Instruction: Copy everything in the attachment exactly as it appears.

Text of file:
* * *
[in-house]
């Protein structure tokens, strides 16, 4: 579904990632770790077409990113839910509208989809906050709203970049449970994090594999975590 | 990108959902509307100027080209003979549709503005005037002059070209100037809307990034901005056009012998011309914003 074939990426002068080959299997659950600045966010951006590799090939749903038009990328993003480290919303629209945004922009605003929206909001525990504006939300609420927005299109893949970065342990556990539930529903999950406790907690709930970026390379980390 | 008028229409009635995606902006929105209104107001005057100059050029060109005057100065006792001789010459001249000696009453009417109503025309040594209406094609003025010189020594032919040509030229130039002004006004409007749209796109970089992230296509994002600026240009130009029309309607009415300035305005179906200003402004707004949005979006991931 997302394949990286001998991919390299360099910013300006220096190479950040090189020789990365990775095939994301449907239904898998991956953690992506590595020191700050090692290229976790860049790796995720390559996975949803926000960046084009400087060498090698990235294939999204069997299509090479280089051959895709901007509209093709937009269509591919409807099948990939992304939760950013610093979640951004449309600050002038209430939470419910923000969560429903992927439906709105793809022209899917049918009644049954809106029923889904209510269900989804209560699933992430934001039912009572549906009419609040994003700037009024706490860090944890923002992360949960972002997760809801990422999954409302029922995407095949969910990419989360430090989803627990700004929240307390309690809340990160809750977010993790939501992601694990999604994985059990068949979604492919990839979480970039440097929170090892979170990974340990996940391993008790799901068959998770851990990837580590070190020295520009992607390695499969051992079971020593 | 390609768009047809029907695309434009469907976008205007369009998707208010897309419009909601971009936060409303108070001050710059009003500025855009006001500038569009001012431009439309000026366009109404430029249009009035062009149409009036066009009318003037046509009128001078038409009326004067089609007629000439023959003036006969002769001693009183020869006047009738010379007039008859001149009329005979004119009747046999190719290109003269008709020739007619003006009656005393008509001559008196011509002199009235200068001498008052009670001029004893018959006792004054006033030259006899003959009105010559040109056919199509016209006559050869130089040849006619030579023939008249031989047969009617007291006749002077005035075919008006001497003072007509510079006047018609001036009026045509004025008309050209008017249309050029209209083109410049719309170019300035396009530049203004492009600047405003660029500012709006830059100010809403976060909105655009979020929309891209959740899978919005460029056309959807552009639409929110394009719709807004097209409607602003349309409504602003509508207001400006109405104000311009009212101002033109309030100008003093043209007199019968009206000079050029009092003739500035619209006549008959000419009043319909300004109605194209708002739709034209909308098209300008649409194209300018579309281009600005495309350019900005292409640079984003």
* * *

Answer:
[in-house]
């Protein structure tokens, strides 16, 4: 579904990632770790077409990113839910509208989809906050709203970049449970994090594999975590 | 990108959902509307100027080209003979549709503005005037002059070209100037809307990034901005056009012998011309914003 074939990426002068080959299997659950600045966010951006590799090939749903038009990328993003480290919303629209945004922009605003929206909001525990504006939300609420927005299109893949970065342990556990539930529903999950406790907690709930970026390379980390 | 008028229409009635995606902006929105209104107001005057100059050029060109005057100065006792001789010459001249000696009453009417109503025309040594209406094609003025010189020594032919040509030229130039002004006004409007749209796109970089992230296509994002600026240009130009029309309607009415300035305005179906200003402004707004949005979006991931 997302394949990286001998991919390299360099910013300006220096190479950040090189020789990365990775095939994301449907239904898998991956953690992506590595020191700050090692290229976790860049790796995720390559996975949803926000960046084009400087060498090698990235294939999204069997299509090479280089051959895709901007509209093709937009269509591919409807099948990939992304939760950013610093979640951004449309600050002038209430939470419910923000969560429903992927439906709105793809022209899917049918009644049954809106029923889904209510269900989804209560699933992430934001039912009572549906009419609040994003700037009024706490860090944890923002992360949960972002997760809801990422999954409302029922995407095949969910990419989360430090989803627990700004929240307390309690809340990160809750977010993790939501992601694990999604994985059990068949979604492919990839979480970039440097929170090892979170990974340990996940391993008790799901068959998770851990990837580590070190020295520009992607390695499969051992079971020593 | 390609768009047809029907695309434009469907976008205007369009998707208010897309419009909601971009936060409303108070001050710059009003500025855009006001500038569009001012431009439309000026366009109404430029249009009035062009149409009036066009009318003037046509009128001078038409009326004067089609007629000439023959003036006969002769001693009183020869006047009738010379007039008859001149009329005979004119009747046999190719290109003269008709020739007619003006009656005393008509001559008196011509002199009235200068001498008052009670001029004893018959006792004054006033030259006899003959009105010559040109056919199509016209006559050869130089040849006619030579023939008249031989047969009617007291006749002077005035075919008006001497003072007509510079006047018609001036009026045509004025008309050209008017249309050029209209083109410049719309170019300035396009530049203004492009600047405003660029500012709006830059100010809403976060909105655009979020929309891209959740899978919005460029056309959807552009639409929110394009719709807004097209409607602003349309409504602003509508207001400006109405104000311009009212101002033109309030100008003093043209007199019968009206000079050029009092003739500035619209006549008959000419009043319909300004109605194209708002739709034209909308098209300008649409194209300018579309281009600005495309350019900005292409640079984003």